Human and physical infrastructure : public investment and pricing policies in developing countries
Almost by definition, the basis for development is infrastructure - whether services for human infrastructure (health, education, nutrition) or physical infrastructure (transport, energy, water). Although the infrastructure sectors are diverse, what they have in common is that public policy has had a great deal to do with how these services are provided and financed in almost all countries. The author reviews the recent literature on two key aspects of that involvement: investment and pricing. While the quality of the econometric evidence varies, recent literature reinforces the view that human and physical infrastructure are critical for economic growth and the reduction of poverty. And the state is recognized as playing a key role in ensuring the efficient, equitable allocation of resources for infrastructure. Despite many sound theoretical reasons for such public involvement, however, recent studies have shown that it leaves much to be desired in efficiency and equity. One symptom is underinvestment in key subsectors that have high economic returns and that help the poor the most, such as primary education and rural health clinics, in relation to more expensive interventions, such as tertiary education and urban hospitals. Another common malaise is the poor use of scarce resources, leading to low quality (students learning little) and reliability (irregular power and water flows), poor maintenance (dilapilated roads), and inappropriate input use (too many school adminstrators or health workers and not enough books or drugs in producing education health outcomes). Just as market failures necessitate government intervention in the infrastructure sectors, so government failures should be considered in deciding the depth and extent of that intervention. The literature has made some advances in diagnosing these problems in poor countries and proposing solutions. But information gaps remain, particularly in developing robust methodologies for: 1) making intersectoral comparisons across the wide range of infrastructure services; 2) crafting more diverse policies about the public-private balance in infrastructure investment, depending on the nature of"public goods"characteristics for various types of infrastructure services, or even across activities for the same service (for example, power transmission versus distribution); and 3) taking issues of political economy into account, such as the vested interests of those with large financial interests in infrastructure. The author also highlights public pricing as a policy initiative that has recently gotten much attention.After briefly reviewing the basic concepts of pricing, he focuses on the literature about pricing reform. Most commonly, the public sector is the main provider of infrastructure services, usually free or at subsidized prices. But the recent literature has aired a rethinking of the balance between public and private financing of infrastructure. The debate in this area is often heated. Health and education are traditionally provided free and some recent literature argues for positive prices, at least for higher tiers of service. The principle of public pricing has been more widely accepted in transport, energy, and to a lesser extent water, but often the levels are too low and do not provide the appropriate incentives for efficient and equitable use.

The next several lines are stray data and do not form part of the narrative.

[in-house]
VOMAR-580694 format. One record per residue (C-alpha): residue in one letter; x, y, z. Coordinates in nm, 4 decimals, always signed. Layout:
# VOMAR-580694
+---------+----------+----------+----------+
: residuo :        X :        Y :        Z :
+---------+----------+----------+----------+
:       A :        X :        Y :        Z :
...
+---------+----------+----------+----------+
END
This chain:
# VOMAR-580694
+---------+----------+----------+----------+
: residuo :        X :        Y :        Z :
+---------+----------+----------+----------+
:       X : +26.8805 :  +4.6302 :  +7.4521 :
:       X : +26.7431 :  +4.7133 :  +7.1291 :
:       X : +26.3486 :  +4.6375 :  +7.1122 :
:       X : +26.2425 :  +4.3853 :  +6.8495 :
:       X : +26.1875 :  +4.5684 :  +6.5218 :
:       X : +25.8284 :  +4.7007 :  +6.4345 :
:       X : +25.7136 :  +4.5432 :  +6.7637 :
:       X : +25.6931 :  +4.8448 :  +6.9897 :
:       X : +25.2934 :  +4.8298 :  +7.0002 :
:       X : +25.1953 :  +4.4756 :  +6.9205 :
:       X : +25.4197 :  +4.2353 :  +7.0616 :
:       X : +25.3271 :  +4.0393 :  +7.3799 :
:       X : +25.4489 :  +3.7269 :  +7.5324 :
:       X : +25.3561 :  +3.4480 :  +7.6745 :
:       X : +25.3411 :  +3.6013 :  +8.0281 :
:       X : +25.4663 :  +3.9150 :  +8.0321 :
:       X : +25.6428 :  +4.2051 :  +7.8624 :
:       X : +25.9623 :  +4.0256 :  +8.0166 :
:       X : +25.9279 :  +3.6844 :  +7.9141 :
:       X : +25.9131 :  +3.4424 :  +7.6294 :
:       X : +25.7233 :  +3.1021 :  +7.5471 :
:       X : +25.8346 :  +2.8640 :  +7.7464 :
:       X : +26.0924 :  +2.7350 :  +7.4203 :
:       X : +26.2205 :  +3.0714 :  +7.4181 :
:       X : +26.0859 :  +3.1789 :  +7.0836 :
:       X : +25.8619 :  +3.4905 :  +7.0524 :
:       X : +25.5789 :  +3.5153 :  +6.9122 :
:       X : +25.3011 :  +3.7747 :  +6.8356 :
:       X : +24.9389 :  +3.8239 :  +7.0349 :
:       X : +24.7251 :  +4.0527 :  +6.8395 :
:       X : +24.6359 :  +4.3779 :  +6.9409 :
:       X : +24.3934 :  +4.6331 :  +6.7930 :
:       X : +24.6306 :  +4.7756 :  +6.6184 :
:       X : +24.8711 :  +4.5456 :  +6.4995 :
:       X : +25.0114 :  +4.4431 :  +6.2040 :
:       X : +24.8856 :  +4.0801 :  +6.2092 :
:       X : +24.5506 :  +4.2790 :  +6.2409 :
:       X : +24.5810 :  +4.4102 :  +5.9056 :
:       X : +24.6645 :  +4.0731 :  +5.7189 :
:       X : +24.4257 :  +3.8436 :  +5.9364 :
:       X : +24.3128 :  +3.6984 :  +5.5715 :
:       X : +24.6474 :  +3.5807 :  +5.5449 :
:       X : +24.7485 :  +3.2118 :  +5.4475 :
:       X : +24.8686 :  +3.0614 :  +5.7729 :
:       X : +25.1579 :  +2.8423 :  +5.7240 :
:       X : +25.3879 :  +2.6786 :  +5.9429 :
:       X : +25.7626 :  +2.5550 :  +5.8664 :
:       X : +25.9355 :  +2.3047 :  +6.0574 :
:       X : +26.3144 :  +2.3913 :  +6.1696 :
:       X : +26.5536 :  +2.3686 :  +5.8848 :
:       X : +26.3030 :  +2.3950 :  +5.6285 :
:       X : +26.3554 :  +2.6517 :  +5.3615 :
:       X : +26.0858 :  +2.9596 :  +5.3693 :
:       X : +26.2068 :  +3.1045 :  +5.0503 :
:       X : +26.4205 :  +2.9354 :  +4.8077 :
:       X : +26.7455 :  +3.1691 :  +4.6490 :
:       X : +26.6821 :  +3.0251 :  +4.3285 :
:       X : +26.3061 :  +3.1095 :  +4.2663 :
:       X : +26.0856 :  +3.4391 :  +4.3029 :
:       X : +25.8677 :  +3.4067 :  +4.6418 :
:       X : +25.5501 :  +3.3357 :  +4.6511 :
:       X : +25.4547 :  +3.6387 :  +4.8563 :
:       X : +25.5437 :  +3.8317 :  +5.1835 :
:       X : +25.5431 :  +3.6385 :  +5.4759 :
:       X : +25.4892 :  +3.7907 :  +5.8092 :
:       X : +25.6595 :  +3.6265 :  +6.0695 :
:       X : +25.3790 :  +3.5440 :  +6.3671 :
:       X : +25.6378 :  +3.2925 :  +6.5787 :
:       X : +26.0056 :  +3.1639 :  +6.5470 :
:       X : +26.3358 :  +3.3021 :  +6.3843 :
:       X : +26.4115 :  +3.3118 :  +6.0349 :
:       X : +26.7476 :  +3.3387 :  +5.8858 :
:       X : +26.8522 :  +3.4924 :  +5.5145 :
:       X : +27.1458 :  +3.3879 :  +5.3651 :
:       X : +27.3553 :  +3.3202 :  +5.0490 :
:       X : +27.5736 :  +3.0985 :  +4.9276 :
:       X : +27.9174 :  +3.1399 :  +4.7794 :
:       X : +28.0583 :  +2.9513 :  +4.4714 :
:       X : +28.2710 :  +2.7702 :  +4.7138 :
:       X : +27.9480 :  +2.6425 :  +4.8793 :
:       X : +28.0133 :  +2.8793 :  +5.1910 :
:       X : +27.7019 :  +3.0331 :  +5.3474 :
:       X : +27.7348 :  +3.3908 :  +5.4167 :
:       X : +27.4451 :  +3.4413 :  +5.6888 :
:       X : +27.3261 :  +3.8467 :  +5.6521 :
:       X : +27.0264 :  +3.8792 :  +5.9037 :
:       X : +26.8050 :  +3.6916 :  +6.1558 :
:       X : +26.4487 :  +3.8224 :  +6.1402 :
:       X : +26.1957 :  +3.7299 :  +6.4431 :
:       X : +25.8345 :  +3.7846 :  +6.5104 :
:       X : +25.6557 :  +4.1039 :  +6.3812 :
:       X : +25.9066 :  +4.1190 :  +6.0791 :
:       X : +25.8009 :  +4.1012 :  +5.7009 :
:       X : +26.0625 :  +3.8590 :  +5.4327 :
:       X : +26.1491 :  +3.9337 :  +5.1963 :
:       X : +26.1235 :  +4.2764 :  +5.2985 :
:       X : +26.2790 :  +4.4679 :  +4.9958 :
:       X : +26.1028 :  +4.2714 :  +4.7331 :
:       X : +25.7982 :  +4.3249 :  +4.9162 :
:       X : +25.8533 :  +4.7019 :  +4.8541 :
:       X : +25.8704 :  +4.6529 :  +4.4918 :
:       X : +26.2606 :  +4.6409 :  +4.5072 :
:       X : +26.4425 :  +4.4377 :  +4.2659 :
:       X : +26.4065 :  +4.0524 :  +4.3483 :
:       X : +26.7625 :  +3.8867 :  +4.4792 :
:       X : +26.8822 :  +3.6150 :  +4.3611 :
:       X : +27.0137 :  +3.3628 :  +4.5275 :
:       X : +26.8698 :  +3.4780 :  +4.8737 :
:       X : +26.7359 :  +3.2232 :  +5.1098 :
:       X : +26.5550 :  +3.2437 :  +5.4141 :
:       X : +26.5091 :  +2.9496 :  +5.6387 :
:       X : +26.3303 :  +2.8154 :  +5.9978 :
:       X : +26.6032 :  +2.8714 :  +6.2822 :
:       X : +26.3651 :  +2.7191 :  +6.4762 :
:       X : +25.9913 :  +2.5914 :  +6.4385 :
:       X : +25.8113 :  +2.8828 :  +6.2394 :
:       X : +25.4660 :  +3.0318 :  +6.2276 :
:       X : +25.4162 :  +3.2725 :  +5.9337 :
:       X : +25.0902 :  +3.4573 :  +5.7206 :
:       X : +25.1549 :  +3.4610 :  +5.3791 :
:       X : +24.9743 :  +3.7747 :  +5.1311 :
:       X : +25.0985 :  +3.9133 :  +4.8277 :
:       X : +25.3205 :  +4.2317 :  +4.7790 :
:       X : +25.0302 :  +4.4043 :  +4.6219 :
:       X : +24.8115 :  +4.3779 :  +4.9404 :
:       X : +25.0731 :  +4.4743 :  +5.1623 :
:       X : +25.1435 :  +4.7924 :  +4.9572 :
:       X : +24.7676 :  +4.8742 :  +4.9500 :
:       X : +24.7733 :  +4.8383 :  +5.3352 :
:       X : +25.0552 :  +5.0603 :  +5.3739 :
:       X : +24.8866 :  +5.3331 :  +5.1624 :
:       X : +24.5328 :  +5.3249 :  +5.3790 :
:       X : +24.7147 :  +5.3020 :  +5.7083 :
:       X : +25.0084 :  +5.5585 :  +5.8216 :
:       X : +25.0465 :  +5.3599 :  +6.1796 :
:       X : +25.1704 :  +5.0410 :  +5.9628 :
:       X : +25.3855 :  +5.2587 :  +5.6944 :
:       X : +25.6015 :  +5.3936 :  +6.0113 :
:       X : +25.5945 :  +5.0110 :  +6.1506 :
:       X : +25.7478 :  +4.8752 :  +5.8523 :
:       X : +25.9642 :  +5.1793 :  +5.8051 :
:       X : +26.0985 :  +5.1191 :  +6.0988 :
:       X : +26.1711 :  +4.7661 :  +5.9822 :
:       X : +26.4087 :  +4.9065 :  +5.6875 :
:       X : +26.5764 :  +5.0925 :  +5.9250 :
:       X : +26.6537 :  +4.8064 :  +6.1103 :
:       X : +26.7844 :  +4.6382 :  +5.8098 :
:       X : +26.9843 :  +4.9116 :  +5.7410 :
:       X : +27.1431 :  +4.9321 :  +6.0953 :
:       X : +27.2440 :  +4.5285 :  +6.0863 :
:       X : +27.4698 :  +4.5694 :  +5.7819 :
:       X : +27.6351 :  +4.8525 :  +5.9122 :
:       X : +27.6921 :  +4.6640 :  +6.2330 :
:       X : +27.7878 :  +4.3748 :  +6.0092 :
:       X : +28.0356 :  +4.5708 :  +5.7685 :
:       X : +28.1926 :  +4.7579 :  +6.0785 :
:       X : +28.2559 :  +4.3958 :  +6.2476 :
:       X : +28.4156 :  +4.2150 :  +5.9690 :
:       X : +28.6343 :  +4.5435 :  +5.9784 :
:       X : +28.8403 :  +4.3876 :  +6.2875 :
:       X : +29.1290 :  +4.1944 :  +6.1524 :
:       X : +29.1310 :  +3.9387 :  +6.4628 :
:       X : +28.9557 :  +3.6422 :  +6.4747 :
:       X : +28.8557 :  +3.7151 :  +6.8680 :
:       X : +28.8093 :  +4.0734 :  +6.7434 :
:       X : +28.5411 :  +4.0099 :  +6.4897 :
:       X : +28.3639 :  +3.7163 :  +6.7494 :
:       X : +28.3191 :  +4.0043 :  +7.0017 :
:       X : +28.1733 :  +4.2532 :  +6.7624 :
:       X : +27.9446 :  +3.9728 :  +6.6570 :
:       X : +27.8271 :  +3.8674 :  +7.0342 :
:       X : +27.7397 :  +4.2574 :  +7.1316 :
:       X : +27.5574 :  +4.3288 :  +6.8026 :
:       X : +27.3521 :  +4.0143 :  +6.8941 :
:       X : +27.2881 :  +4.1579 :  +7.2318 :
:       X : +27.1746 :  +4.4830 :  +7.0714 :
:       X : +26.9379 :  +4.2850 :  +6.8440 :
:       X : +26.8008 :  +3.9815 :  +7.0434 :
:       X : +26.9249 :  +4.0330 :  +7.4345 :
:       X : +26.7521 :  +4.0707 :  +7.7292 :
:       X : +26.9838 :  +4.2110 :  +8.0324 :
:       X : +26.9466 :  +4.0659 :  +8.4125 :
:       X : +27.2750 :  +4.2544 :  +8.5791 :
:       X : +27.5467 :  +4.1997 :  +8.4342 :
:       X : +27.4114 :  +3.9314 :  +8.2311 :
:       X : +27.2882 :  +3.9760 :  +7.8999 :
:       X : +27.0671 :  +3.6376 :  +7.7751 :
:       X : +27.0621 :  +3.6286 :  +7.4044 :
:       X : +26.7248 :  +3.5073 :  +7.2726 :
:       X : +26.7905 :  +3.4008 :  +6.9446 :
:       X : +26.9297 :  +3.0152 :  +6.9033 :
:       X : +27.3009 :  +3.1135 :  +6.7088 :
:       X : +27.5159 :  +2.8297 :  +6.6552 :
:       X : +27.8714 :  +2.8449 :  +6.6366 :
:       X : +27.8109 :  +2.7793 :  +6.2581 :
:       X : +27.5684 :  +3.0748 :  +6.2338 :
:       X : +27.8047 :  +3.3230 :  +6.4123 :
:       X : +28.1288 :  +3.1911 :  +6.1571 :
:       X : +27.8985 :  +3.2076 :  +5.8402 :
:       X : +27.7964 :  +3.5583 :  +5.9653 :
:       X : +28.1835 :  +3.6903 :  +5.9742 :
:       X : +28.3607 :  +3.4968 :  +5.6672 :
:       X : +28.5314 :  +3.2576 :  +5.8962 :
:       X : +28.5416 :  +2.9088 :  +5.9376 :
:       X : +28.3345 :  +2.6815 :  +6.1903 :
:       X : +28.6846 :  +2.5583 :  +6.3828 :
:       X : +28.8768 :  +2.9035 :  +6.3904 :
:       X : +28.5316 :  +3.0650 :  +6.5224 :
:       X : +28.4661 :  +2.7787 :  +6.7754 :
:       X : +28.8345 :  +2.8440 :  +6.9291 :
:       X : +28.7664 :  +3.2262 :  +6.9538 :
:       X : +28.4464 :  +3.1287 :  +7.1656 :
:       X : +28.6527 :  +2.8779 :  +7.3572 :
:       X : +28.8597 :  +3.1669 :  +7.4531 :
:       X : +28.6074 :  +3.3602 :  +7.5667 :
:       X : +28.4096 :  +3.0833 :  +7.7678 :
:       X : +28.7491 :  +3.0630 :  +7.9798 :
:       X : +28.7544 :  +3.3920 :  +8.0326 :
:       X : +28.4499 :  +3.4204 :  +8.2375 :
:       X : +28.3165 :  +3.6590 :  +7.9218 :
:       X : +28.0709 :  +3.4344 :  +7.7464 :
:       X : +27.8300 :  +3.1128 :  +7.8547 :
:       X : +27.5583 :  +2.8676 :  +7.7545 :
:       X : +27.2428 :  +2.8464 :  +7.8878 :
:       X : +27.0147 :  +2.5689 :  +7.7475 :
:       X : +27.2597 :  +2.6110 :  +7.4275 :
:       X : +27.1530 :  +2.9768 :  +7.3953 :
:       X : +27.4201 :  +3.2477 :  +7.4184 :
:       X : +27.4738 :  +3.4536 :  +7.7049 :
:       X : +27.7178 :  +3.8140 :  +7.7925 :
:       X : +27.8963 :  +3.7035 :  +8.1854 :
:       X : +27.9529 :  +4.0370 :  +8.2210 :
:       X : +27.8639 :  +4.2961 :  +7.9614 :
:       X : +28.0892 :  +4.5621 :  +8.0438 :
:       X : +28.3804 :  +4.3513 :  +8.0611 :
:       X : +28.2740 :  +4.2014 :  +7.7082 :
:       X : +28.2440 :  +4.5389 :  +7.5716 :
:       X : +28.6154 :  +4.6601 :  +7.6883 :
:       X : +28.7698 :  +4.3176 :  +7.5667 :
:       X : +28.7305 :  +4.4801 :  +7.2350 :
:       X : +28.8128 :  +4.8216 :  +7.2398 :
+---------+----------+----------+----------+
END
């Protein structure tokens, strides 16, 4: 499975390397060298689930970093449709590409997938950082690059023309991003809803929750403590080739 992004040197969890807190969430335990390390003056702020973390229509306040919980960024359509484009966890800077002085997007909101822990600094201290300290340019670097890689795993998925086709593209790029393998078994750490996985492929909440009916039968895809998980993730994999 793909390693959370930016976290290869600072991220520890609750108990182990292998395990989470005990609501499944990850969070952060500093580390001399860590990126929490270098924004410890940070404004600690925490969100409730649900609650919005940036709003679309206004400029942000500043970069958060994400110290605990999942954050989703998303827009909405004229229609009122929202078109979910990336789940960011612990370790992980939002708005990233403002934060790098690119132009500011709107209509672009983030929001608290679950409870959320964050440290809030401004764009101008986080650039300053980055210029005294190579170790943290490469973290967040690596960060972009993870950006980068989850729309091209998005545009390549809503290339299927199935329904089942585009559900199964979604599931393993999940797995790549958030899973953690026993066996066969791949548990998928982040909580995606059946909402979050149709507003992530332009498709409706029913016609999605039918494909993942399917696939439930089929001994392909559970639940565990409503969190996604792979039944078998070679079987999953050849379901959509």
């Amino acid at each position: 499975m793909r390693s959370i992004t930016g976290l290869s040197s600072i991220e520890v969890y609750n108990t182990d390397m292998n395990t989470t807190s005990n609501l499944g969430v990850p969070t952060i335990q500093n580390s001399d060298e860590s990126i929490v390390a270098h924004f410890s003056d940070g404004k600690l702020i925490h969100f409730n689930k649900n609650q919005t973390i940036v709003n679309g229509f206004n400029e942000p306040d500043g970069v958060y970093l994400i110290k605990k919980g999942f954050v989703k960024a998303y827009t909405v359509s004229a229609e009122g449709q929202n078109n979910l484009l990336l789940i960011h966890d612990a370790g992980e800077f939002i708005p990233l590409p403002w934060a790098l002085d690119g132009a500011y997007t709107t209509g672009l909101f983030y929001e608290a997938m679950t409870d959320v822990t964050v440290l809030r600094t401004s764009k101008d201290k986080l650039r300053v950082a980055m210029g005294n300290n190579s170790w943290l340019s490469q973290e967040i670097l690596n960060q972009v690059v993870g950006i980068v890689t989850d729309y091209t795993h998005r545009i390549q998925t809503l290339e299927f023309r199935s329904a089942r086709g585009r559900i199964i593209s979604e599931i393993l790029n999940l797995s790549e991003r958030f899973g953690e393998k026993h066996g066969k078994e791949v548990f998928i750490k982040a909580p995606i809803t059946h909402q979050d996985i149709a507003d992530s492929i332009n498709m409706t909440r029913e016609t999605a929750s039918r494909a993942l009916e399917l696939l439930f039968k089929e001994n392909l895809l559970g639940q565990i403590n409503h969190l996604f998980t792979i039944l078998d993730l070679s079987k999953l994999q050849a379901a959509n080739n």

|Date of creation:||30 Apr 1994|
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